A Short Sale Listing Can Be a Walk in the Park

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One day several years back, I woke up and realized that I had an epiphany. Not a religious epiphany but a business epiphany—if there is such a thing. I suddenly saw short sales for what they really are—a perfect opportunity to become a master listing agent.

Every real estate coach and presenter says, “If you don’t list, you don’t last.” After all, it is much easier for an agent to manage 15 listings than 5 buyers. And, with our national unemployment rate so high and our housing market in the toilet, there are certainly many homeowners out there who may need to list and sell their homes in a short sale.

Short Sale listings are fairly easy appointments. They are a lot easier than the listing appointments of several years back. Long gone are the discussions of commission. The agent wants to list for 6 percent commission. The seller wants to sign for less. Since the short sale does not allow for the seller to net any money and the commission is generally paid by the short sale lender, discussion of the commission with the seller is a conversation long gone.

The second conversation that becomes secondary in a short sale listing appointment is the conversation about purchase price. Long gone are the days when the seller wants to list for several thousand more than the price they figured out after surfing the Internet. The bank determines and approves the price in a short sale. Again, the seller nets nothing so the conversation about the purchase price is short and sweet.

Because these two traditional seller stalls and objections to listing are gone, the listing appointment is a relative walk in the park. There are so many people that need to sell their homes right now. If you can generate leads and take listings, your pipeline should be pretty darn full. Now, negotiating the short sale approval may be a little bit tougher. But, I guess not everything can be easy, right?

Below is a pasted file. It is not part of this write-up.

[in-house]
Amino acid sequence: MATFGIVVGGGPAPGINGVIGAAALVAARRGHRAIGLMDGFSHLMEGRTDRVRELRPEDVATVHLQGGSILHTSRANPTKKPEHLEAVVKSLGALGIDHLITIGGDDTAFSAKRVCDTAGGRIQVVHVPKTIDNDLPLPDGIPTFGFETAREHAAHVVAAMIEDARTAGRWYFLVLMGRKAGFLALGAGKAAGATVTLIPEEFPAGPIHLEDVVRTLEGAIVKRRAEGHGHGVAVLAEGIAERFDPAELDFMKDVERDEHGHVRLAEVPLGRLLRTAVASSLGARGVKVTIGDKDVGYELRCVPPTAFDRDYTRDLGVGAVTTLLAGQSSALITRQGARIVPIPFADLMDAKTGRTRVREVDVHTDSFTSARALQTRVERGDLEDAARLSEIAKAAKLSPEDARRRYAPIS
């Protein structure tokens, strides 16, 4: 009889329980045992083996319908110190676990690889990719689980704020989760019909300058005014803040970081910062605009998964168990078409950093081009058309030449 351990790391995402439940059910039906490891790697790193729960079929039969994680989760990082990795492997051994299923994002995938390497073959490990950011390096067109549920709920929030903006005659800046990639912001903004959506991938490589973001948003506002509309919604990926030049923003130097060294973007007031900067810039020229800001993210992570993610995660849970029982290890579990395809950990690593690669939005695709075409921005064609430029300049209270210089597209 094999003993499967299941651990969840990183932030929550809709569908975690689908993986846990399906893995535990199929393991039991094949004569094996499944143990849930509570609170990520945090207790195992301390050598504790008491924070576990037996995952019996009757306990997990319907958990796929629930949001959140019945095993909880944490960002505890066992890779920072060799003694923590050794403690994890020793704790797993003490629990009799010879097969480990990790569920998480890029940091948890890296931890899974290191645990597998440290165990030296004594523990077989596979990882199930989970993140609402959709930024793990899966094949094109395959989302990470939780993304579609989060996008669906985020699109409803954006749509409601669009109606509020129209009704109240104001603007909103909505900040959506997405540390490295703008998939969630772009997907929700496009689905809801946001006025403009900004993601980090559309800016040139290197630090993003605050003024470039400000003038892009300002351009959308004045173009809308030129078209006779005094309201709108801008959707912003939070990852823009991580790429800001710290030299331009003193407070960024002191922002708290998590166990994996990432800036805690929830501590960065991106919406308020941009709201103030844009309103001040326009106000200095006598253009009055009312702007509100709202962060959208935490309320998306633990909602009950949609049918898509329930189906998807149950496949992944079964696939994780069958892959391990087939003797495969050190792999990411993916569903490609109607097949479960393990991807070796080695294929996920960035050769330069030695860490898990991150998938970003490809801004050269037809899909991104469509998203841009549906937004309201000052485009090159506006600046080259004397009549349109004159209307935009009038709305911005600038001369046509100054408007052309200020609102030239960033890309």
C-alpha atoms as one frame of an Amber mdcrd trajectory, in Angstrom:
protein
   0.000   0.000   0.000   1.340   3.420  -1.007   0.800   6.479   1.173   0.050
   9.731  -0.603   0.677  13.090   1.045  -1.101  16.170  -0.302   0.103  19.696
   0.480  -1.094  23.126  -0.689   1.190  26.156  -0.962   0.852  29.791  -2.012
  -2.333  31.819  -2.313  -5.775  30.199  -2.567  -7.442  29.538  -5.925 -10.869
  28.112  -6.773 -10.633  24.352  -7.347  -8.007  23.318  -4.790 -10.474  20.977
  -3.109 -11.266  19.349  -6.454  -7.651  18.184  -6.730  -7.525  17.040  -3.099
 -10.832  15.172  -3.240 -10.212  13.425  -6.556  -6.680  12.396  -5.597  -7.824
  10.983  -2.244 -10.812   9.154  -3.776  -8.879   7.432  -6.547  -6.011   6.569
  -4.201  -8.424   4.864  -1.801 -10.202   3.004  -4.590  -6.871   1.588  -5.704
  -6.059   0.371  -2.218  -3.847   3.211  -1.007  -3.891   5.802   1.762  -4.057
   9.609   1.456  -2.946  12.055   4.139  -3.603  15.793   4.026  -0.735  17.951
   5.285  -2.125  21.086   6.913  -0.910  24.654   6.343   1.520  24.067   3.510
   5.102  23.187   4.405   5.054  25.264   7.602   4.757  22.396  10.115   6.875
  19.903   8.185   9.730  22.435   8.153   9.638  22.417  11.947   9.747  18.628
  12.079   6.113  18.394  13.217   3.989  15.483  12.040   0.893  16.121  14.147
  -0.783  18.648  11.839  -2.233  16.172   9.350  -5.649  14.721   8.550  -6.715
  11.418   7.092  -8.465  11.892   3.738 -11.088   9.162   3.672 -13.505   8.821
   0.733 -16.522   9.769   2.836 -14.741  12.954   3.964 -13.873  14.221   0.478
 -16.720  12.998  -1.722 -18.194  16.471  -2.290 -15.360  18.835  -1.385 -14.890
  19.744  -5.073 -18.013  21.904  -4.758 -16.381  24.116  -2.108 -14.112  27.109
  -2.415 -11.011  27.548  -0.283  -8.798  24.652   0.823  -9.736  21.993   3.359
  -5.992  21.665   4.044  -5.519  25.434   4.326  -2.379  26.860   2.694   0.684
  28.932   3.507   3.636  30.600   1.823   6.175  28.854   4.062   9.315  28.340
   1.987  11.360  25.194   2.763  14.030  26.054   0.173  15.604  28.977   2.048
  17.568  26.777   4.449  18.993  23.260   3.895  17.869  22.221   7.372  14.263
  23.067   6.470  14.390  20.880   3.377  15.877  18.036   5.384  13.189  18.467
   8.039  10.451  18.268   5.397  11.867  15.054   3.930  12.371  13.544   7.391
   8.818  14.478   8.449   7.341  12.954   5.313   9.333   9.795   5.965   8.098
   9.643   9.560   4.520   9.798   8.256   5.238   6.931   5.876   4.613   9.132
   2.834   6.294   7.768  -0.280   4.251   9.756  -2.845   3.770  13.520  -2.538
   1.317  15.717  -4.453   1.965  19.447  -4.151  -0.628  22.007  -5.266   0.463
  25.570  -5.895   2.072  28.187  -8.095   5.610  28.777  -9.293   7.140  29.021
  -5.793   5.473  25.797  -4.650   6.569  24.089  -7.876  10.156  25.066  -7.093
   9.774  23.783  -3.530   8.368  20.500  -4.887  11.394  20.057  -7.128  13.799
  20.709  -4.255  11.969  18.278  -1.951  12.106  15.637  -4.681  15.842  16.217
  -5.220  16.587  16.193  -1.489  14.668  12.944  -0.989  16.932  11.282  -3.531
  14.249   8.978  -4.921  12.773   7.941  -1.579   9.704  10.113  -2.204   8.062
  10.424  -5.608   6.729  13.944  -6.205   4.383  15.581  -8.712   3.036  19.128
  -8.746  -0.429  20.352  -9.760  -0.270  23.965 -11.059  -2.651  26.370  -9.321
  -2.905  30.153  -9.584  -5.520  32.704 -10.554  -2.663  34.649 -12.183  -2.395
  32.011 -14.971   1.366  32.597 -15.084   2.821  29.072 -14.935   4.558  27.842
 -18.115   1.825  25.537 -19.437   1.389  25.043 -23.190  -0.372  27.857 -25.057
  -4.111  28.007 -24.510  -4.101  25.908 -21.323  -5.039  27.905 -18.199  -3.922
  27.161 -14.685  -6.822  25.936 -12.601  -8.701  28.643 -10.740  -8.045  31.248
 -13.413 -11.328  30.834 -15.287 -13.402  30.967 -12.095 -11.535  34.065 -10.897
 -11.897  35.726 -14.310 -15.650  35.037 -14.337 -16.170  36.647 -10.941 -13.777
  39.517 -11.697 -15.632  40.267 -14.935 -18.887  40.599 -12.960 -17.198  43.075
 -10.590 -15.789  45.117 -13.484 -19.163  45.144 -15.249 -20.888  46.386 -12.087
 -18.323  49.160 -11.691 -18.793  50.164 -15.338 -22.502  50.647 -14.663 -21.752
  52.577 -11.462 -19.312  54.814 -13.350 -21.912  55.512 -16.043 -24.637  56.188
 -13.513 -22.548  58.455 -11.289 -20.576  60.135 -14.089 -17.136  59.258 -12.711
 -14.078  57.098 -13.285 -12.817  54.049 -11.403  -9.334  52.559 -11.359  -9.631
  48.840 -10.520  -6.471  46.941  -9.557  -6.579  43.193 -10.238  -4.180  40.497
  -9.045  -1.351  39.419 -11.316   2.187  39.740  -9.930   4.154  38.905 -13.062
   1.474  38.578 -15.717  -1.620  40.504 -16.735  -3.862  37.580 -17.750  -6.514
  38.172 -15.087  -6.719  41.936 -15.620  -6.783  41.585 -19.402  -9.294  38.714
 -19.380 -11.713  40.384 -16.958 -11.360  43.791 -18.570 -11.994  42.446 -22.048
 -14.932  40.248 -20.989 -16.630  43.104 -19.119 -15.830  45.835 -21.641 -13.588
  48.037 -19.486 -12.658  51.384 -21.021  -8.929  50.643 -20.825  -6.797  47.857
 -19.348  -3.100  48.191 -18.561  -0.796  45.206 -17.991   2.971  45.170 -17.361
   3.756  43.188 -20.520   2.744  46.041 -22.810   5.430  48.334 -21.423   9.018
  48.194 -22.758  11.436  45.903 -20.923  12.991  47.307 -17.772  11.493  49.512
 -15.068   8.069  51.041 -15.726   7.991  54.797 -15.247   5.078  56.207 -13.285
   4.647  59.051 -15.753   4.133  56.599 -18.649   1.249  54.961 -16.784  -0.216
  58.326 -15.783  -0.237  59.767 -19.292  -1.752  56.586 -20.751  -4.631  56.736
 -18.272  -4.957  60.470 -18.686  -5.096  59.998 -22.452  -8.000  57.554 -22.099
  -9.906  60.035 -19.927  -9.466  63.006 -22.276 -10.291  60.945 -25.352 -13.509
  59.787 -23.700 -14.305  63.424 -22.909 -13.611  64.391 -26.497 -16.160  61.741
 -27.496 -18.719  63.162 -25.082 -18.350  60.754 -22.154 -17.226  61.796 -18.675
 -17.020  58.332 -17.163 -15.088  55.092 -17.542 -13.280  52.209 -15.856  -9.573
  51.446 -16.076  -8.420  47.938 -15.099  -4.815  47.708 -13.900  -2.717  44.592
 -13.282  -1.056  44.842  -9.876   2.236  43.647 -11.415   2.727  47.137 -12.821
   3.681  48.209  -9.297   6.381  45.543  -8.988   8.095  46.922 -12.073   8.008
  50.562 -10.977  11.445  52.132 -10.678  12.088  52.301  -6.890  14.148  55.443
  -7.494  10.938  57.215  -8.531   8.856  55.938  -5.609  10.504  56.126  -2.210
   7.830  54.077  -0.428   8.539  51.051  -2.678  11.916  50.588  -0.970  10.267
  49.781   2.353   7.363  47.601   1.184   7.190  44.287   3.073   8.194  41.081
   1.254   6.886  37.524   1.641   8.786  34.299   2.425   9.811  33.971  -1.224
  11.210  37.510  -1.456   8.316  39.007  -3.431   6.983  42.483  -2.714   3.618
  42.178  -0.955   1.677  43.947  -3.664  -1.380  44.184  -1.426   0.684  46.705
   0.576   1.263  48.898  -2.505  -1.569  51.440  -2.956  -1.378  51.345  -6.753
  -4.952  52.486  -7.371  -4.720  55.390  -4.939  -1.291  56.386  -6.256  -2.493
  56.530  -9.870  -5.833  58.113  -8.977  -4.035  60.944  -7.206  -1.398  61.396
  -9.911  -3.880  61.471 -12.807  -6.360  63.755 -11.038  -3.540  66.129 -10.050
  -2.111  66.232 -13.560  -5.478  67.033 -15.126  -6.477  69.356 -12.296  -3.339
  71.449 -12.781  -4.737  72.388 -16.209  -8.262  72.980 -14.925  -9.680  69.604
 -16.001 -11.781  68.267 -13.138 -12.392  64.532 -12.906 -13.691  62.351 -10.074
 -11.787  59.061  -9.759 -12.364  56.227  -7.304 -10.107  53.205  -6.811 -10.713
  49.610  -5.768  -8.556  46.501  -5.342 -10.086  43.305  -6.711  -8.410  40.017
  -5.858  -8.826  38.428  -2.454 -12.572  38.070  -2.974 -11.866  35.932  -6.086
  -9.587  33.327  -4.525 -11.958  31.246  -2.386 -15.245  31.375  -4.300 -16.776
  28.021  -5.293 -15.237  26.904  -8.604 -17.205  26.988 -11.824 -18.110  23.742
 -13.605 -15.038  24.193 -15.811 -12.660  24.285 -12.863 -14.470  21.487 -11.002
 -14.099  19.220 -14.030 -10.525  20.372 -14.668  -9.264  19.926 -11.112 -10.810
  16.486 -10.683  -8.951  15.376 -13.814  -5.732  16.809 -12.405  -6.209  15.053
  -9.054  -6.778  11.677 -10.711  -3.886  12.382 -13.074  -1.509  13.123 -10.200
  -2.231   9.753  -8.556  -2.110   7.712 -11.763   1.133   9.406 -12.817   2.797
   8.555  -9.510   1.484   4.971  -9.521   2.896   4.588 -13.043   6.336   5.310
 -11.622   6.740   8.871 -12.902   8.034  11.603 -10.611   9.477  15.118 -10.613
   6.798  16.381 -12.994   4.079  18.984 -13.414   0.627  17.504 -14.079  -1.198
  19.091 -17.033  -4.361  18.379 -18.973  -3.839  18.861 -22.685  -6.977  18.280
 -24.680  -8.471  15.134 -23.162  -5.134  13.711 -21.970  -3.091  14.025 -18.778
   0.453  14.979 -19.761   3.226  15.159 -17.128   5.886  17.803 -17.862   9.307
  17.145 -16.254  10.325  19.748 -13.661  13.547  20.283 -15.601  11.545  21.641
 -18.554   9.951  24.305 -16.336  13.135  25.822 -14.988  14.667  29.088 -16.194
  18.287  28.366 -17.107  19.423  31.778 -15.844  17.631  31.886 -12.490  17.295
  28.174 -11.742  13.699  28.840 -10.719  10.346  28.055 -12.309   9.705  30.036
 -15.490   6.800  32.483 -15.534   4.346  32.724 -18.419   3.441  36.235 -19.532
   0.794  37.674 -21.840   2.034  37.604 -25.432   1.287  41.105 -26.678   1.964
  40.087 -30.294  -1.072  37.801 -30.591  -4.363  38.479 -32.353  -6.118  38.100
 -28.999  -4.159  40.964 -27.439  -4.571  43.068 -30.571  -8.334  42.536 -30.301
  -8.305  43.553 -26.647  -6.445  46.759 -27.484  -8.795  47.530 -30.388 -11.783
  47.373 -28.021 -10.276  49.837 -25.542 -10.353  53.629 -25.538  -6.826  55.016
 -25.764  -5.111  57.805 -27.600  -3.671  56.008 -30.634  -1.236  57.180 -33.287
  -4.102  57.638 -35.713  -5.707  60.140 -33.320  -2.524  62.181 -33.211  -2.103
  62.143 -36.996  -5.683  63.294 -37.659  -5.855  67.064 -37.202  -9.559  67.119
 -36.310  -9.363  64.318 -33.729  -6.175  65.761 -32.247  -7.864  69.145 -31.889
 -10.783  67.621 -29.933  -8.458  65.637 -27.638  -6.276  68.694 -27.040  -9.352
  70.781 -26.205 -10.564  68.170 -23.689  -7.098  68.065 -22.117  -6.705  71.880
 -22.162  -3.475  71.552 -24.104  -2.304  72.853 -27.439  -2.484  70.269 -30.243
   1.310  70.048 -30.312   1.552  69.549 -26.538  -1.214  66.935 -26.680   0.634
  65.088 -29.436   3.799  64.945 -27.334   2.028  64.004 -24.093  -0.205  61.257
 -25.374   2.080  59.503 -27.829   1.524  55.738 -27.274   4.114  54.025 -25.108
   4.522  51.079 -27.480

Photo: flickr creative commons by Eustaquio Santimano

About Author

Melissa Zavala is the Broker/Owner of Broadpoint Properties and Head Honcho of Short Sale Expeditor®. Before landing real estate, she had careers in education and publishing. Many folks say that Melissa is genetically pre-disposed to success with short sales. In fact, last year she and her staff obtained over 500 short sale approval letters! When she isn’t speaking with lien holders, Melissa enjoys practicing yoga, walking the dog, and vacationing at beach resorts.

4 Comments

  1. Terry Sonnerburg on

    Having come to that conclusion some 3 years ago, I’ve had the most profitable 3 year stretch of my life. 3% of $500,000 is $15,000…3 of those a month is real money. And they are the easiest listings in the world to get. It’s a no brainer.

    My heart goes out to you because you should have come to that conclusion many years ago.

    • Melissa Zavala on

      I think you may have misread the first line… ‘One day, several years back…’ The epiphany came quite some time ago and I wrote this post in order to share it with others. We are definitely on the same page.

  2. I agree with you, listing appointments are easier now that price is no longer an issue. Right upfront I get them to sign a listing addendum showing that they will reduce the price every two weeks or so until there is an offer. This way I don’t have to go back for price reductions. I used to hate having that conversation.
    But while listing appointments are easier because price and commission objections are gone, they are much harder because these families are facing real hardships. There is so much paperwork and issues to cover in the appointment. Oh well, our job will never really be easy.

  3. Your points were well taken in regard to a listing appointment.

    Now if we could just make sure agents know what they are talking about and are above board with short sale lisings once they get them, it will be a different world.

    What about agents that list homes for half its market value to get action, and get the bank engaged? It is creating buyers looking for unrealistic prices and having their agents submitting offers that will never get accepted, all for the sake of engagement with a lender.

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